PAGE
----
Serving professional journalism since 1912

Magazine of the Chartered Institute of Journalists

Court ruling paves the way for more tribunal claims

The Supreme Court has ruled that employment tribunal and EAT fees are unlawful and it has quashed the Employment Tribunals and the Employment Appeal Tribunal Fees Order 2013 with immediate effect. The abolition of fees seems likely to result in a significant increase in new tribunal claims being brought by claimants, given that the number of claims has decreased by about 70% since fees were introduced.

The Supreme Court held that the fees regime was unlawful under both UK and EU law as it has the effect of preventing access to justice and imposes unjustifiable limitations on the ability to enforce EU rights. It did acknowledge that the government’s aims in introducing the fees regime were potentially legitimate, but found that the current high level of fees was not a necessary means of meeting those aims; the government couldn’t impose whatever fees it chose in order to achieve its aims.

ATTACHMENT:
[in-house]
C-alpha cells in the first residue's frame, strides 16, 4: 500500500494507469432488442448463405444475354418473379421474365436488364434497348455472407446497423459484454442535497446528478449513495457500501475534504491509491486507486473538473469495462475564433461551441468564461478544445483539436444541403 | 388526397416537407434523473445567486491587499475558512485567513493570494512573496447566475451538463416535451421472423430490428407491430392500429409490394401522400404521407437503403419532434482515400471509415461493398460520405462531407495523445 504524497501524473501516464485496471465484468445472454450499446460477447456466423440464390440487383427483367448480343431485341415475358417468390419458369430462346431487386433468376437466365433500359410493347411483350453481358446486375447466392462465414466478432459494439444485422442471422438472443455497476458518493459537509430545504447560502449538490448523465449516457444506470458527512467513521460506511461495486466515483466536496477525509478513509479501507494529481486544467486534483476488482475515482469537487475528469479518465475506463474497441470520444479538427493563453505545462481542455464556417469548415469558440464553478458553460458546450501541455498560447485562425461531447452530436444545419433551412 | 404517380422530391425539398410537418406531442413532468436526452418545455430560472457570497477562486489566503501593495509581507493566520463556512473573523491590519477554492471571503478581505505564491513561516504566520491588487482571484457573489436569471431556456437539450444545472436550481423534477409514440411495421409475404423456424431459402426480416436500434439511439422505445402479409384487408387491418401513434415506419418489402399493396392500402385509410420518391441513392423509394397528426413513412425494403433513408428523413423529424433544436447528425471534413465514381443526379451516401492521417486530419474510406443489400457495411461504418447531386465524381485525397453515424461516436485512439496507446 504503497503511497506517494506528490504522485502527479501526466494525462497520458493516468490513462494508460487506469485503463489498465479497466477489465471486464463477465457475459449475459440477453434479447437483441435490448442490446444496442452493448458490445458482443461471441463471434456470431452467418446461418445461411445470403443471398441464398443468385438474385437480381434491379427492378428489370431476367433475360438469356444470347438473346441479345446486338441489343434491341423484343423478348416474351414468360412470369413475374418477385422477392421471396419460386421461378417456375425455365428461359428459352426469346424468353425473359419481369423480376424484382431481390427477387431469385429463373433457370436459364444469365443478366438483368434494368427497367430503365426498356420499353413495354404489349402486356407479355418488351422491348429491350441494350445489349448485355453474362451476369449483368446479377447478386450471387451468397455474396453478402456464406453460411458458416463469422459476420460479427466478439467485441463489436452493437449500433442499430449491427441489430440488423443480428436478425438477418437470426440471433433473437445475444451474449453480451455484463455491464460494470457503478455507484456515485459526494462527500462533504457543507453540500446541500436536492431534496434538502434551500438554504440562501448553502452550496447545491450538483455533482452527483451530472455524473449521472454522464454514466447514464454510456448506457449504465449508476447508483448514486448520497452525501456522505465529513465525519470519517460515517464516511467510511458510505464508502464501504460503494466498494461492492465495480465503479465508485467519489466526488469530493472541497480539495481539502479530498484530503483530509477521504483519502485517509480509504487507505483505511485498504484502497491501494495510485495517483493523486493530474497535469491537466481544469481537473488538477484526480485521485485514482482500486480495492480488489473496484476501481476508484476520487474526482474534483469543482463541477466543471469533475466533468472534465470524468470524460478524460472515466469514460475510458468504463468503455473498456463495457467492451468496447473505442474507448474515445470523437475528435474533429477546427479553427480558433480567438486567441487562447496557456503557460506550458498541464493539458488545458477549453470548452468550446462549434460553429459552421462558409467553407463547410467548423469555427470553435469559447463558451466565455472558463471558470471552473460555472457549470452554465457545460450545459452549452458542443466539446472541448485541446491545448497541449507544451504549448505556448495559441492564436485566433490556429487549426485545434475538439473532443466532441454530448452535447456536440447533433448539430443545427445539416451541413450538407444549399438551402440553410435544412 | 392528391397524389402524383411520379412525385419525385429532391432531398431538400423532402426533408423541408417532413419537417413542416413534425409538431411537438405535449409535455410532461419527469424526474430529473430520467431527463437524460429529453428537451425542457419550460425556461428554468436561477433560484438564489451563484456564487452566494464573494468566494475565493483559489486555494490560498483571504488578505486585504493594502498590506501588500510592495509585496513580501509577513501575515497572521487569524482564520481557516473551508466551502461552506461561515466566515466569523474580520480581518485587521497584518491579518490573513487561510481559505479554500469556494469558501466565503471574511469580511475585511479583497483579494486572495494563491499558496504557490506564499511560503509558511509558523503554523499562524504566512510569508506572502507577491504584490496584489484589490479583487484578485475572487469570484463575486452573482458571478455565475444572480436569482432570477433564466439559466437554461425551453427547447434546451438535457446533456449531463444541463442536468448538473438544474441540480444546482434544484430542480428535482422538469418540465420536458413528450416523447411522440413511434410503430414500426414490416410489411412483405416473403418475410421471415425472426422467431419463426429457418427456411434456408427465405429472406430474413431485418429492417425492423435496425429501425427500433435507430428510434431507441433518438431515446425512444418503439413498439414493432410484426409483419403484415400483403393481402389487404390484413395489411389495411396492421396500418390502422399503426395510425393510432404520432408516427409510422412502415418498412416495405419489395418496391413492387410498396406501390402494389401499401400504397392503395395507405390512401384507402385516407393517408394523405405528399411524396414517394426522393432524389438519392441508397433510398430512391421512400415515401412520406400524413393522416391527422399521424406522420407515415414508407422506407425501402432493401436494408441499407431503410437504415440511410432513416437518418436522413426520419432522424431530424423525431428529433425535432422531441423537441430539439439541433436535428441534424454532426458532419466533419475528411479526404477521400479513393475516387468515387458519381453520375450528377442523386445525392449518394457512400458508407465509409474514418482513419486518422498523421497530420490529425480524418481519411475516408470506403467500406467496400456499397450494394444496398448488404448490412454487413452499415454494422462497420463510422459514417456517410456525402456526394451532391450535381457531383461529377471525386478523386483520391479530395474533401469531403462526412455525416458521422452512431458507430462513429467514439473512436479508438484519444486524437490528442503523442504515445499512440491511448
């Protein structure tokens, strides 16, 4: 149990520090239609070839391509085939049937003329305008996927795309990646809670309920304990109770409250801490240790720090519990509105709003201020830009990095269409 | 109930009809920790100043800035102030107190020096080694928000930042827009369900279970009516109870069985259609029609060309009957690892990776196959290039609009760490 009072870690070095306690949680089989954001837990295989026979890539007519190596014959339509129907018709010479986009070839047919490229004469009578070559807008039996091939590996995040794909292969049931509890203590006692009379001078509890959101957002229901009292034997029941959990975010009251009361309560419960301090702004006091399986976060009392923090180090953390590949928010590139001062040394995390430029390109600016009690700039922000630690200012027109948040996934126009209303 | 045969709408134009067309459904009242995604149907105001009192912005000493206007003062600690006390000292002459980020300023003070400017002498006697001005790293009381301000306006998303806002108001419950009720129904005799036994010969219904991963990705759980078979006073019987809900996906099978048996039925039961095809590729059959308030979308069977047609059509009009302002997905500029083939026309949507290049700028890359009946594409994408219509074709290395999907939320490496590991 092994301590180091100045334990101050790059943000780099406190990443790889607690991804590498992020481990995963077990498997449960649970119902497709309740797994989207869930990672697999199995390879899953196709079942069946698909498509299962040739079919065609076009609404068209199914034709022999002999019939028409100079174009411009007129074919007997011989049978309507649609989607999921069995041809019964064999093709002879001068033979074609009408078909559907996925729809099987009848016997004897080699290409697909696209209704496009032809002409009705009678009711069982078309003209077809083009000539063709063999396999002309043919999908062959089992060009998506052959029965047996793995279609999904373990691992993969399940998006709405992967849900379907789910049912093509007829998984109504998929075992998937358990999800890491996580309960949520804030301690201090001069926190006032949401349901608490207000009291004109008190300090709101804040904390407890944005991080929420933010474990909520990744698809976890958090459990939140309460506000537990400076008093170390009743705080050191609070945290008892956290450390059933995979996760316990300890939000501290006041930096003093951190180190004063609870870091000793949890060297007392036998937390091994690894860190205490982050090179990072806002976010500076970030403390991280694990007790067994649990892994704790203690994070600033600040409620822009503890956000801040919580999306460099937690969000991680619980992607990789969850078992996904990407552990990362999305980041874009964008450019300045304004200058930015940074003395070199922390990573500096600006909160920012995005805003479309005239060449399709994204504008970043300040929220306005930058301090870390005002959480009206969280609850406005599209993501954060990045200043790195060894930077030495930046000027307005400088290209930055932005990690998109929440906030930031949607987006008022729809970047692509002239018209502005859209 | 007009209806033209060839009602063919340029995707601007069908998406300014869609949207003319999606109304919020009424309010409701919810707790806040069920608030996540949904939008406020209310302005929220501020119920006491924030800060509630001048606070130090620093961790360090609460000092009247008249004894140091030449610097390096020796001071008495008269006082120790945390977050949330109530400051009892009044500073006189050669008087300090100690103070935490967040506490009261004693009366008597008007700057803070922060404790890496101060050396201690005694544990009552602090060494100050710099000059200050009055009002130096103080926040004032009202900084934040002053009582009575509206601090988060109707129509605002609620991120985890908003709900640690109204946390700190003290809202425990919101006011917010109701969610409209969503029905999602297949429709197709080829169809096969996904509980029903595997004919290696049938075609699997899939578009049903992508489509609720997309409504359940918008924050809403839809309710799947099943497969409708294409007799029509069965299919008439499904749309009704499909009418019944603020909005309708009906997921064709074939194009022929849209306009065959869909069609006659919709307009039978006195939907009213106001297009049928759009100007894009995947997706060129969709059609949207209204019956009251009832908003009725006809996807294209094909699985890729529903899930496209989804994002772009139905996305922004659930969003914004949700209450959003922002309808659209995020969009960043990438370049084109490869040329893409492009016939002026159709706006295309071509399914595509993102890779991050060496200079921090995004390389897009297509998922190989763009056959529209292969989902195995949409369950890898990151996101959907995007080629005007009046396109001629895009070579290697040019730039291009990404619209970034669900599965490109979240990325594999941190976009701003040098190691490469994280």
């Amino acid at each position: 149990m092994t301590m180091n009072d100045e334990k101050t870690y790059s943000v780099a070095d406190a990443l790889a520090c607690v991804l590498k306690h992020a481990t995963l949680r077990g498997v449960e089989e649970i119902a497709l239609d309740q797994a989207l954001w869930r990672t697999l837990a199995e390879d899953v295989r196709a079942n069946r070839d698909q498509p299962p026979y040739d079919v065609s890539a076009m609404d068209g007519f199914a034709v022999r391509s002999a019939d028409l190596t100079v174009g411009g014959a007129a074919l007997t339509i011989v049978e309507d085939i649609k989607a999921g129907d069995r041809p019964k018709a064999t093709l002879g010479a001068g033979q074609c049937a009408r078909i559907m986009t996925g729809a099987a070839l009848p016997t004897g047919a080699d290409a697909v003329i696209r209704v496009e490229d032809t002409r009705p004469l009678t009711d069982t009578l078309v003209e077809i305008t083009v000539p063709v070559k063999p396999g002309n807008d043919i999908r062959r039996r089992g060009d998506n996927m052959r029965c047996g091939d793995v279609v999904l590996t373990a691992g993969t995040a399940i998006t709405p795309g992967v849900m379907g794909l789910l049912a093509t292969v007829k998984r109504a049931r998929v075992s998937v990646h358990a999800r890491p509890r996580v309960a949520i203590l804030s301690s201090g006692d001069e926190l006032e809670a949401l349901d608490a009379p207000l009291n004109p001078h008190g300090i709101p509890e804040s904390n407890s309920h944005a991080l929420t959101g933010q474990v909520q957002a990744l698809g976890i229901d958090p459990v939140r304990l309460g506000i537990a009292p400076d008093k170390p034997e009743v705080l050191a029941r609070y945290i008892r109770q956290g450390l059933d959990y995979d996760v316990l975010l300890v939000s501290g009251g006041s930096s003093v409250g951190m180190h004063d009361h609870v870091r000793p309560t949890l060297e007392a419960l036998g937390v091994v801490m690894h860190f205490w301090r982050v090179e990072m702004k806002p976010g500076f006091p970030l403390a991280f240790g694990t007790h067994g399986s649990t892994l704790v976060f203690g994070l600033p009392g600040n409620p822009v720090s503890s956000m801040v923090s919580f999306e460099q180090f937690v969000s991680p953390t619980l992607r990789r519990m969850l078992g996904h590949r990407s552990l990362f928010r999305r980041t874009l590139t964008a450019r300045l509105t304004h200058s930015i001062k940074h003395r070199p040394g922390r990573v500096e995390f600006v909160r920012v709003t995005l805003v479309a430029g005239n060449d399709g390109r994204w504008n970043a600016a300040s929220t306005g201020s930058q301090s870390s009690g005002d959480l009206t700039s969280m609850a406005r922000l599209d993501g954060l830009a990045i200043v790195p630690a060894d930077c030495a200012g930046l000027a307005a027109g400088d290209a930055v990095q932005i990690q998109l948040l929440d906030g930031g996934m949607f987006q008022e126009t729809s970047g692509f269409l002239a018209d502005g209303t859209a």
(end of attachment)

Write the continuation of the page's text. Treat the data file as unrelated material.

In addition, the higher fees payable for “Type B” claims, which includes discrimination claims, were held to be indirectly discriminatory against women and other protected groups.

As a result of the Supreme Court’s judgment, fees are no longer payable for lodging or pursuing new claims before the employment tribunal or for lodging appeals before the EAT. HM Courts & Tribunals Service has launched an updated online tribunal claims service without any reference to fees and its website has been amended to make it clear that claimants do not have to pay a fee to make a claim.

In addition, all fees paid by claimants since July 29, 2013 will be reimbursed by the government and it will announce the details of a refund scheme in due course. It is not yet clear what will happen where the respondent employer repaid the fee to the claimant under either a cost order following a successful tribunal claim or under a settlement agreement.